The Samurai, the Mountie, and the Cowboy: Should America Adopt the Gun Controls of Other Democracies?

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Prometheus Books, 1992 - Political Science - 470 pages
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Gun control remains one of the hottest topics on America's agenda. Increased violence, gang wars in metropolitan areas, and the prevalence of guns in the United States frequently bring this debate to new crescendos of public concern. How can we find answers that maintain safety while protecting individual liberty? The Samurai, The Mountie, and The Cowboy offers a compelling look at how other democracies have attempted to solve their own gun problems, and what we can learn from these countries.

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User Review  - RandyStafford - LibraryThing

My reactions to reading this book in 1993. Kopel makes his case – that violence with guns (suicide seems markedly unaffected by gun control) is more a function of culture and social values than gun ... Read full review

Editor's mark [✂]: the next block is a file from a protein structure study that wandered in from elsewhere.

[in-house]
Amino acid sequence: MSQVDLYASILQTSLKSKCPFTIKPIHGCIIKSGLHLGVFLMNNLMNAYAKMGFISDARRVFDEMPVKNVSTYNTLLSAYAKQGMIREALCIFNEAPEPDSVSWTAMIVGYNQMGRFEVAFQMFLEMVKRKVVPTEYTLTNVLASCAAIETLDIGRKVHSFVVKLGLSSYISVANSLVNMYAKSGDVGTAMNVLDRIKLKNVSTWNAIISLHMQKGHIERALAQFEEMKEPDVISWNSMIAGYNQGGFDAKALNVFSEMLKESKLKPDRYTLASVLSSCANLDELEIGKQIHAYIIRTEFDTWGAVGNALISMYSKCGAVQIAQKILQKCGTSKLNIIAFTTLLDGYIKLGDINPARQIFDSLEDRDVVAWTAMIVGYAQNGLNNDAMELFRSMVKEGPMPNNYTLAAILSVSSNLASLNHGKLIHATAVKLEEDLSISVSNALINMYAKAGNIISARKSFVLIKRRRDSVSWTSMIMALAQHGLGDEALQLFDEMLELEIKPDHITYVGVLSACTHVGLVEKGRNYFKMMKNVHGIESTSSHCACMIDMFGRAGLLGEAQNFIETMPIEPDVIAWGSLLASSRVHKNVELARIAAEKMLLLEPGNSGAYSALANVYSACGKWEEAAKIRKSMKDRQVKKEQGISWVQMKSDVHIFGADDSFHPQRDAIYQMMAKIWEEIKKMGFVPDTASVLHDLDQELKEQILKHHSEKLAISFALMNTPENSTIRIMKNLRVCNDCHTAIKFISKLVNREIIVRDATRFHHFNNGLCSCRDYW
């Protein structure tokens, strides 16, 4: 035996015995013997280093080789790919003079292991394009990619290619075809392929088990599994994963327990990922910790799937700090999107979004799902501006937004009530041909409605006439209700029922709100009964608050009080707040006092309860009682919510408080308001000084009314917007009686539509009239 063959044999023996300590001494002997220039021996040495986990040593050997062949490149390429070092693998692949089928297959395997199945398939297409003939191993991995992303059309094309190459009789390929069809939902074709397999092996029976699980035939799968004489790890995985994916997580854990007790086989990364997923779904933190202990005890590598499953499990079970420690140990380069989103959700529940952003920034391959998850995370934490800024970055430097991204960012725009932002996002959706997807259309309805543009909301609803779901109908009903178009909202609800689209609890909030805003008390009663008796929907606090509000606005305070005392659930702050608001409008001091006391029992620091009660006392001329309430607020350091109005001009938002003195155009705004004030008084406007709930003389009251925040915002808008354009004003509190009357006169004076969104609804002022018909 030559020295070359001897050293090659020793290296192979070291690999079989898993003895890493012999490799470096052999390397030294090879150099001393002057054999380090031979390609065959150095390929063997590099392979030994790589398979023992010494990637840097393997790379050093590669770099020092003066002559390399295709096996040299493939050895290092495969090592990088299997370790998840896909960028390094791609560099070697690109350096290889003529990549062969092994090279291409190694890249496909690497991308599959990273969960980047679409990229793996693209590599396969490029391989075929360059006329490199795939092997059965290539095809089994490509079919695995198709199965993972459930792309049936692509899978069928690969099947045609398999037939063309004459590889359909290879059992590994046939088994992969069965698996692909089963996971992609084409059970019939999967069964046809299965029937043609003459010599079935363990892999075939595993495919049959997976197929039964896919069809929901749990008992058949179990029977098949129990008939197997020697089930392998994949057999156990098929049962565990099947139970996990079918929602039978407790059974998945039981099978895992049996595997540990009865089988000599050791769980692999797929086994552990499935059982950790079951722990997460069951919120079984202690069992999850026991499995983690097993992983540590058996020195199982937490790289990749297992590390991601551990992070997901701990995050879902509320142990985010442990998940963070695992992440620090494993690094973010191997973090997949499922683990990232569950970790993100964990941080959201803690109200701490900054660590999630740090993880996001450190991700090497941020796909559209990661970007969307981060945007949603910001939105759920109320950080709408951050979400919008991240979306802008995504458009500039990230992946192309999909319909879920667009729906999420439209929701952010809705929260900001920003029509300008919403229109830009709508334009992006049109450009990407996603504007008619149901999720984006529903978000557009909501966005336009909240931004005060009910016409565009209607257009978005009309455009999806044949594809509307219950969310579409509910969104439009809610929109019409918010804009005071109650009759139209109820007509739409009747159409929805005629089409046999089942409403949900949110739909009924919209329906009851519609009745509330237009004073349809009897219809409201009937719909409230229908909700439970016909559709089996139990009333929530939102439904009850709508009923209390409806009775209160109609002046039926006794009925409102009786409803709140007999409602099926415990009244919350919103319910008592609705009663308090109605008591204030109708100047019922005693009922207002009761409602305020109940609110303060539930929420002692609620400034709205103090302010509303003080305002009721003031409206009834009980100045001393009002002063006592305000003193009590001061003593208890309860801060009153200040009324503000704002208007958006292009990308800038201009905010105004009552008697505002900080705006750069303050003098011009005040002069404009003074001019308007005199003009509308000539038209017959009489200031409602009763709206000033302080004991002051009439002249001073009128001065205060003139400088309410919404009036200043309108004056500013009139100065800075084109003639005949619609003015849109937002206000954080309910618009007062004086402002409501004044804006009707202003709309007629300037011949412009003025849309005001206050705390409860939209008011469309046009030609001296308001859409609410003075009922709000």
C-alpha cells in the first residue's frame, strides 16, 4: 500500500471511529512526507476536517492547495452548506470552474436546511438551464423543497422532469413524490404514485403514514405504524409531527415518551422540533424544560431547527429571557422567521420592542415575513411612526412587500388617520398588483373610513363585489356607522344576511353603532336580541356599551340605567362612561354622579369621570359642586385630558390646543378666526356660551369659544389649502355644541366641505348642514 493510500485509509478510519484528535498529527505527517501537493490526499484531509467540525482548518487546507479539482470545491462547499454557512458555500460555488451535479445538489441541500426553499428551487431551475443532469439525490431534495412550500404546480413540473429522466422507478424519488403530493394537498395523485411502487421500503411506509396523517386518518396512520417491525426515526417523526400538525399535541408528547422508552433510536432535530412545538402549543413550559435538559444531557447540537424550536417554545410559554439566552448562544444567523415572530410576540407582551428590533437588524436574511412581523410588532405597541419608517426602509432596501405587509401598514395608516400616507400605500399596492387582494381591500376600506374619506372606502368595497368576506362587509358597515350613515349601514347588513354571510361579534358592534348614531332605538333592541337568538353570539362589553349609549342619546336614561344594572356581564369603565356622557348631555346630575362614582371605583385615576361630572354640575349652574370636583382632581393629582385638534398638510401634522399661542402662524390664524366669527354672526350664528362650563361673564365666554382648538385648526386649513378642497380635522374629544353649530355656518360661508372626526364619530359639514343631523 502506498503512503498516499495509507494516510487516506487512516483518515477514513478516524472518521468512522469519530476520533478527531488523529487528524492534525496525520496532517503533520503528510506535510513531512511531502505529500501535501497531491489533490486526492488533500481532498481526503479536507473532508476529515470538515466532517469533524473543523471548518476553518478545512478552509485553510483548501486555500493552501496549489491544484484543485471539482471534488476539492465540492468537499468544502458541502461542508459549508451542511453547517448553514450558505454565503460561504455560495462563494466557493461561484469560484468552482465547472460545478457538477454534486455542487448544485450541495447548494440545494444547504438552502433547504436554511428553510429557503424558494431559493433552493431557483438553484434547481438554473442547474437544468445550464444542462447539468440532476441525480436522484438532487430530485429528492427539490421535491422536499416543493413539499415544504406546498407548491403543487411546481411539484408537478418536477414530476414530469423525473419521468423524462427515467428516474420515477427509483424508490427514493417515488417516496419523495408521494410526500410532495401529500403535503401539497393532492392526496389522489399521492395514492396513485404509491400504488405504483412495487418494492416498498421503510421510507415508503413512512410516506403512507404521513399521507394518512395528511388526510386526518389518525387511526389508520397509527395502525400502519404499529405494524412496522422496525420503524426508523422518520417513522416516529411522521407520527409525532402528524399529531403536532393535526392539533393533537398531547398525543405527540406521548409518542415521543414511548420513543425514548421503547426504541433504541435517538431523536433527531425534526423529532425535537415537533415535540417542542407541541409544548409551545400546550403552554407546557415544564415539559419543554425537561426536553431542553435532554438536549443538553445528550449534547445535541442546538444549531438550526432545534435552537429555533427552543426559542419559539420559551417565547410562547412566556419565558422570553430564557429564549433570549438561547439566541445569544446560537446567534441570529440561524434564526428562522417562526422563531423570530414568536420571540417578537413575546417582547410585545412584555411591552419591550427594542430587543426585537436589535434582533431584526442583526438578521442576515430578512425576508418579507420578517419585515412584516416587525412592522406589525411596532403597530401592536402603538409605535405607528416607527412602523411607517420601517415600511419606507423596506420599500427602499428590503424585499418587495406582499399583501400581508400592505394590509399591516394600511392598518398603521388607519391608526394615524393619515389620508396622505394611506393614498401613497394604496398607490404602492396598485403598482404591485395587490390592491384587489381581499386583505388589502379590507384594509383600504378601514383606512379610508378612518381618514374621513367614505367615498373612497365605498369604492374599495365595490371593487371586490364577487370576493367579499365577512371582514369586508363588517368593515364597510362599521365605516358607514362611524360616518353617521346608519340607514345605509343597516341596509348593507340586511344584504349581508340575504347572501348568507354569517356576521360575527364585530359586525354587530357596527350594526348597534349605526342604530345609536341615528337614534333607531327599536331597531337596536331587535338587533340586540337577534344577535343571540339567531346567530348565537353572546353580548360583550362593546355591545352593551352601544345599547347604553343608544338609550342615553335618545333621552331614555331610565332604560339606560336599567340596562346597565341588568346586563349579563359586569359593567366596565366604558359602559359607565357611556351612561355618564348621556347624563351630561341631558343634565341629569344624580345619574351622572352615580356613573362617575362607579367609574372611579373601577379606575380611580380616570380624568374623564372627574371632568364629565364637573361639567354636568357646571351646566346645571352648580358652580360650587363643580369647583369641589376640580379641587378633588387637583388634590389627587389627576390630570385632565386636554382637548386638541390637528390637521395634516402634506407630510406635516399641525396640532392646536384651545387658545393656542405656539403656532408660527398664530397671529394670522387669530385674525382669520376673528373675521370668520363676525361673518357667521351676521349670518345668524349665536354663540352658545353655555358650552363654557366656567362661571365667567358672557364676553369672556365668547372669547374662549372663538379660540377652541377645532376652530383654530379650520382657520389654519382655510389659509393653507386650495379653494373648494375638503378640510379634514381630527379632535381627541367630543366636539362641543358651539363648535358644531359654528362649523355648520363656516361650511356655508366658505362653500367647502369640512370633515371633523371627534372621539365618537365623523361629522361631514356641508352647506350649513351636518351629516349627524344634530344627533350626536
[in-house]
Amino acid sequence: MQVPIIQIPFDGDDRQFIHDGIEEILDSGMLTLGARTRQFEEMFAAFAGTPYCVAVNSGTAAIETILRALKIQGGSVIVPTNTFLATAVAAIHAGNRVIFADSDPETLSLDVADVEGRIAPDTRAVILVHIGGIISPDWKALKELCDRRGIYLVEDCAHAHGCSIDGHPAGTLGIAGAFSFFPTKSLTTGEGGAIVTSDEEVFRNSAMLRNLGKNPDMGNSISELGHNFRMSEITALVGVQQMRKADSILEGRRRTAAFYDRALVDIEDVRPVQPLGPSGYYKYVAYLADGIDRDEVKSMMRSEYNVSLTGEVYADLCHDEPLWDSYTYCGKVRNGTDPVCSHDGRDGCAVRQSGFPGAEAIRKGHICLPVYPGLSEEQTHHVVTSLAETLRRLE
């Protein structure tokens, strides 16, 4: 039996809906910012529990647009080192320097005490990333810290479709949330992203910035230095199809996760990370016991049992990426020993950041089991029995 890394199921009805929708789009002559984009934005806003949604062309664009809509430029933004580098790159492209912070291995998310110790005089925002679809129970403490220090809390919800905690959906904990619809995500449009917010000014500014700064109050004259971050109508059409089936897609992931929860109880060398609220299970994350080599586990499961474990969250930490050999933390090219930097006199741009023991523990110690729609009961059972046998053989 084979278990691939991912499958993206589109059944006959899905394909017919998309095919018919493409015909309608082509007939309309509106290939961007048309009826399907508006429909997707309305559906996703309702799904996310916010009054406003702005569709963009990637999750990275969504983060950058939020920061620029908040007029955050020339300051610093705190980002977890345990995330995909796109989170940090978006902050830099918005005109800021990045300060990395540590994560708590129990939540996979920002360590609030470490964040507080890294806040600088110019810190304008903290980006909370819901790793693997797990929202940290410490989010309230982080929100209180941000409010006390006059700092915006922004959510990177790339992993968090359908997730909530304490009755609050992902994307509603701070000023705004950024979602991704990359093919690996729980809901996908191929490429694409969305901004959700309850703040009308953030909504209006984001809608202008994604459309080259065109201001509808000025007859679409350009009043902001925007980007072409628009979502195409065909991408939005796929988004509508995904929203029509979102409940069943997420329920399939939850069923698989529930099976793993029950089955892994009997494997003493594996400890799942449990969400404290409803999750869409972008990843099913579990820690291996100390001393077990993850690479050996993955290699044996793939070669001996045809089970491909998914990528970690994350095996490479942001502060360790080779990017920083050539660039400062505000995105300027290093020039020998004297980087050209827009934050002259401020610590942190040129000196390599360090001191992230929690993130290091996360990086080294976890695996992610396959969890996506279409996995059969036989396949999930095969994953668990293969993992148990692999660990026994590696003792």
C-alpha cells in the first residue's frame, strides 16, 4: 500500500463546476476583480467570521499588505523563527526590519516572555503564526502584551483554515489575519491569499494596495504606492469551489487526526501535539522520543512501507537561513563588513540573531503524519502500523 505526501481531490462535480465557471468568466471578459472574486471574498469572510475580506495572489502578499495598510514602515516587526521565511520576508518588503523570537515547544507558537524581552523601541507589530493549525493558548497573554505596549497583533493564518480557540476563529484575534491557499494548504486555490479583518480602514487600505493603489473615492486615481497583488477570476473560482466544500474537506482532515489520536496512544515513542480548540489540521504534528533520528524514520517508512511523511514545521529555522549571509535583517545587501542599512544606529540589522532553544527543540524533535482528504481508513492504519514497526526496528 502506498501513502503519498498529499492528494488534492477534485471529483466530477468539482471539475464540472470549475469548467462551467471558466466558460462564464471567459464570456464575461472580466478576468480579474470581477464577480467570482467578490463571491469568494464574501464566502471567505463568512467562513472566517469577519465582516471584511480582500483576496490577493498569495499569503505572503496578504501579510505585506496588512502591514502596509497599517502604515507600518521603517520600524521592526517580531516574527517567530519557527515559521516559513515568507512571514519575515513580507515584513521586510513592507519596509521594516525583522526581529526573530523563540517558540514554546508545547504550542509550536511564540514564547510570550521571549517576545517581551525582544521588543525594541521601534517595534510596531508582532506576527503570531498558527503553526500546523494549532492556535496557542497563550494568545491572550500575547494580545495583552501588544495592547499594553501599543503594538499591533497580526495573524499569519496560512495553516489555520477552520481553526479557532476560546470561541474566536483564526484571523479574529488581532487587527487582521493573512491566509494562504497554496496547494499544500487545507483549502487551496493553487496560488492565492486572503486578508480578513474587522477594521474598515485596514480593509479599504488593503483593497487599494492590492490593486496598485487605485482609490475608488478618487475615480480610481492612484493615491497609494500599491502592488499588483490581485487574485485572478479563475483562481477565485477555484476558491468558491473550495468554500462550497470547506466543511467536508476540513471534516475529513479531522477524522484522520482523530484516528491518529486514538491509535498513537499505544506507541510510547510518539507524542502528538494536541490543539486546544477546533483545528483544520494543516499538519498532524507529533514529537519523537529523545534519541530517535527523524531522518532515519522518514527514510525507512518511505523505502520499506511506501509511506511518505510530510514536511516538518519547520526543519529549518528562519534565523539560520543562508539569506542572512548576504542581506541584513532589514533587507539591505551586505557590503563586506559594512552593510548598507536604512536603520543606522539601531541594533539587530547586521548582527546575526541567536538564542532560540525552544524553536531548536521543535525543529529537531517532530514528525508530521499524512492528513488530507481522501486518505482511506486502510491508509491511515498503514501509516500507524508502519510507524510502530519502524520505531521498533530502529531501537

The samurai, the mountie, and the cowboy: should America adopt the gun controls of other democracies?

User Review  - Not Available - Book Verdict

Having carefully reviewed gun control policies in Japan, Britain, Canada, Australia, New Zealand, Jamaica, and Switzerland, Kopel argues, quite accurately, that none provides a useful model for ... Read full review


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About the author (1992)

David B. Kopel is Research Director of the Independence Institute and is an Associate Policy Analyst with the Cato Institute. He is an Adjunct Professor of Advanced Constitutional Law at University of Denver, Sturm College of Law. Kopel is one of several contributors to The Volokh Conspiracy and author of 13 books and almost 70 scholarly articles.

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